State-affiliated Fana said the prime minister had submitted a resignation letter to legislators and that “he hoped his resignation letter will be accepted.”
“The Prime Minister said he tried his utmost effort to solve the crisis in his country and he is resigning now to be part of a solution to it,” Fana reported.
“He also stated he will continue to serve as a Prime Minister until the power transition is completed,” it said.
Ethiopia’s restive Oromia and Amhara regions have been engulfed by violent protests in recent years, forcing the government at one point to declare a state of emergency that has since been lifted.
Protests erupted in 2016 over political and ethnic marginalization of the Amhara and Oromia people, as well as land seizures and human rights abuses.
Almost 700 people have been killed in the violence since August 2016, the Ethiopian Human Rights Commission said last year.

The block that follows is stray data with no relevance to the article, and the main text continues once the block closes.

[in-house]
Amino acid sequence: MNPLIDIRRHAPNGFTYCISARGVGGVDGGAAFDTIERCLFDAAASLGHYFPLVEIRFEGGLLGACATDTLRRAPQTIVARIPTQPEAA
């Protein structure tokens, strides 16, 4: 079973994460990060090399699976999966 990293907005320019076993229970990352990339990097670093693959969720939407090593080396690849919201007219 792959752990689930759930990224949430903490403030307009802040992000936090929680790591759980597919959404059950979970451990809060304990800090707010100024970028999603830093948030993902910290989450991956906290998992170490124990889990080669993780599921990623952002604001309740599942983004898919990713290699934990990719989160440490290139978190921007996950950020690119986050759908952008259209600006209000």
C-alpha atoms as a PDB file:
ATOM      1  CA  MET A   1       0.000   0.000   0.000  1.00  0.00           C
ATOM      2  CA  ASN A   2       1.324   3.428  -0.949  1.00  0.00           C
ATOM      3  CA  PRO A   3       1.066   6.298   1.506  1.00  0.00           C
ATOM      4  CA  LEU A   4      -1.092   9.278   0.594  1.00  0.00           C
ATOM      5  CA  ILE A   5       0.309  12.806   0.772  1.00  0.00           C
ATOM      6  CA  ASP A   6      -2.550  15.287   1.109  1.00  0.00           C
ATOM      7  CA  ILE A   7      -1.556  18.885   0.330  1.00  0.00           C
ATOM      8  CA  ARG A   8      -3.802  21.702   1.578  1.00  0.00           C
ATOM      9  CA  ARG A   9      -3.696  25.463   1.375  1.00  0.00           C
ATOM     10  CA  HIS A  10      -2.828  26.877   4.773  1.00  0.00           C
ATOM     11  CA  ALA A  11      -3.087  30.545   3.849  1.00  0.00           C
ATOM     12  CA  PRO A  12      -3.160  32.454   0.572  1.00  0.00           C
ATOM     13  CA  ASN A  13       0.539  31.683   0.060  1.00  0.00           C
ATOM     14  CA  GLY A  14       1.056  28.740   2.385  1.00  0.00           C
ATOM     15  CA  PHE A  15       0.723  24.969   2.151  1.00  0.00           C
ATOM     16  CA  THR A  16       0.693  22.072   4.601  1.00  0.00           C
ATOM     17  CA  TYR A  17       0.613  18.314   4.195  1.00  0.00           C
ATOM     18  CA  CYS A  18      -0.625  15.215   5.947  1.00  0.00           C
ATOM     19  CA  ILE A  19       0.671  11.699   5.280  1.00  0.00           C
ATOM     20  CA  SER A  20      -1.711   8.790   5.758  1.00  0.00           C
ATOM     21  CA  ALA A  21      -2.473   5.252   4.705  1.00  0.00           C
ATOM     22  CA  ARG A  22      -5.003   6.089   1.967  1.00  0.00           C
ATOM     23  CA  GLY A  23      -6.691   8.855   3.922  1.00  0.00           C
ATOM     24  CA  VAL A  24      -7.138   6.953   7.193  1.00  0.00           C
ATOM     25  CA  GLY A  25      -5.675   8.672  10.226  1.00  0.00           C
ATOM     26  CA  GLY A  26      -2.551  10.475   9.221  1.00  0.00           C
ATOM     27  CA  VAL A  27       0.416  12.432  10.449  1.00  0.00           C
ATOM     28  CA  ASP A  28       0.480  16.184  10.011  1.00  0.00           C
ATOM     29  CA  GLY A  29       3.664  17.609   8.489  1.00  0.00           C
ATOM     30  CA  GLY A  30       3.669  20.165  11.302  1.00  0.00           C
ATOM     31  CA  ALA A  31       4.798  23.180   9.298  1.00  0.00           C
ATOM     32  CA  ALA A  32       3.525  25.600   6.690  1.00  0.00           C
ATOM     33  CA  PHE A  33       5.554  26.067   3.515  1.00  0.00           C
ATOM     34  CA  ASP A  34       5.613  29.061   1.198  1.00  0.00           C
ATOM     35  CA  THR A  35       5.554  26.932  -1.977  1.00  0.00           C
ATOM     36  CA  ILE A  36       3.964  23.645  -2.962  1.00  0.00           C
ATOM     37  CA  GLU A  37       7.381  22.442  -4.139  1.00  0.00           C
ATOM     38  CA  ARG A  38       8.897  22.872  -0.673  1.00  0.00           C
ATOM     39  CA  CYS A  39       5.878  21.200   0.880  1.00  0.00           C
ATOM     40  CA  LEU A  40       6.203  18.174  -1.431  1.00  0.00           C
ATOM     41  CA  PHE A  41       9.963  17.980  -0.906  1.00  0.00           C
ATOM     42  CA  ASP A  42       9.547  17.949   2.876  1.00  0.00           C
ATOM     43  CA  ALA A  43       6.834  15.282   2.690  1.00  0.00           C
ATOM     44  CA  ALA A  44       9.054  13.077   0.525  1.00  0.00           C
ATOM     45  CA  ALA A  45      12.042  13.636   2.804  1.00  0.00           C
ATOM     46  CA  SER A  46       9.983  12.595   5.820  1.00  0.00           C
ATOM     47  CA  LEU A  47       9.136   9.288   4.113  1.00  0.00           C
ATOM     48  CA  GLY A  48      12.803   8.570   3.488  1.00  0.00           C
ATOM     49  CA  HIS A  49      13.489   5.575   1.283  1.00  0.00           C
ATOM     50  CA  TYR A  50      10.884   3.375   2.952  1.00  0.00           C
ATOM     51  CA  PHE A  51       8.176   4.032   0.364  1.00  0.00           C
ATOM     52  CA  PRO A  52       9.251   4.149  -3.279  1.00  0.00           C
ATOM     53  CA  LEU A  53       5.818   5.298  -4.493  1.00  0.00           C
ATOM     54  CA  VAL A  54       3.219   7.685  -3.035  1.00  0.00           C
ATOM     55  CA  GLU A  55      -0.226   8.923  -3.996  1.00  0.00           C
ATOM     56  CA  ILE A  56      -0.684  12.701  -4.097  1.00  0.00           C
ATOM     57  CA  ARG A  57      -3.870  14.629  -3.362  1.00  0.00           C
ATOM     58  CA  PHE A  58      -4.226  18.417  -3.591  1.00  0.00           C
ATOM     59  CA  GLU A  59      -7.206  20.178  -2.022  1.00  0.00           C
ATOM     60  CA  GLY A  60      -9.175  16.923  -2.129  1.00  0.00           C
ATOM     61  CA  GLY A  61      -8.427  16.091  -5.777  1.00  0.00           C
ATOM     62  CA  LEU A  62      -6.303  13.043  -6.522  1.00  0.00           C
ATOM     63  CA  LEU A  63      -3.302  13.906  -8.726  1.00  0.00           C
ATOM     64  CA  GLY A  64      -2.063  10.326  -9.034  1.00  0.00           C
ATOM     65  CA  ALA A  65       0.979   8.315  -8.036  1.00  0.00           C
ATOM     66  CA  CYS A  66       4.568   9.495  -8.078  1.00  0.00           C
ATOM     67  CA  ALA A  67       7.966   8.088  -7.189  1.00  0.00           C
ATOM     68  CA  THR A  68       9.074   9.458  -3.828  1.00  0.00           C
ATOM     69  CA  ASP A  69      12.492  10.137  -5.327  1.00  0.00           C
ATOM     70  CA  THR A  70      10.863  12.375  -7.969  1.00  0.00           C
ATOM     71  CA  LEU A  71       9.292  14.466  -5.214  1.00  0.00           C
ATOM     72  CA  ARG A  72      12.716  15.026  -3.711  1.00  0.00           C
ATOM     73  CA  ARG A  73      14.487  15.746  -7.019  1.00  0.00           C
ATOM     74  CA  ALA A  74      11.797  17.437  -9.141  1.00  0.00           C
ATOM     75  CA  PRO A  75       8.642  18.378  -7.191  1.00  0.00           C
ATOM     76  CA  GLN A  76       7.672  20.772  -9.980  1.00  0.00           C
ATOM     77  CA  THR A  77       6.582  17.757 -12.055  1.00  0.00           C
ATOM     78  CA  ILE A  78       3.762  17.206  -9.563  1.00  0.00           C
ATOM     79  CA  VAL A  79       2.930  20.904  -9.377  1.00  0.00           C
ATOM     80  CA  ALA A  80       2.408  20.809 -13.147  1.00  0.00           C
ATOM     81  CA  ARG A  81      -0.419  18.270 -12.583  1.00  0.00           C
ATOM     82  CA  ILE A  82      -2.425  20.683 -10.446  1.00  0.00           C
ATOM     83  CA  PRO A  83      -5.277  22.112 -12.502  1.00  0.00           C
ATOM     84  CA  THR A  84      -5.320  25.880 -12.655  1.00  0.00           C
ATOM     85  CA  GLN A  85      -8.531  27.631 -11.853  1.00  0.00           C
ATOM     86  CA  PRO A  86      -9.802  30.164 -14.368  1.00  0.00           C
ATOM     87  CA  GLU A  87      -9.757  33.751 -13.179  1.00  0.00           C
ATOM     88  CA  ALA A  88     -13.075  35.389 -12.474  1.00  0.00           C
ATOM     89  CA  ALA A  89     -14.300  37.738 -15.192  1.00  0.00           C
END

With independent reporting difficult in Ethiopia, it has been hard for rights groups and journalists to report on the protests and the deaths that have occurred at the hands of security forces.
Hailemariam, who has been in power since 2012, has a mixed legacy in Ethiopia.
While some say his softer style of politics has seen the release of several thousand political prisoners, others accuse him of stifling dissent.
Meressa Tsehaye, a legal scholar at Mekelle Universtiy, told dpa the deputy prime minister will most likely replace Hailemariam.
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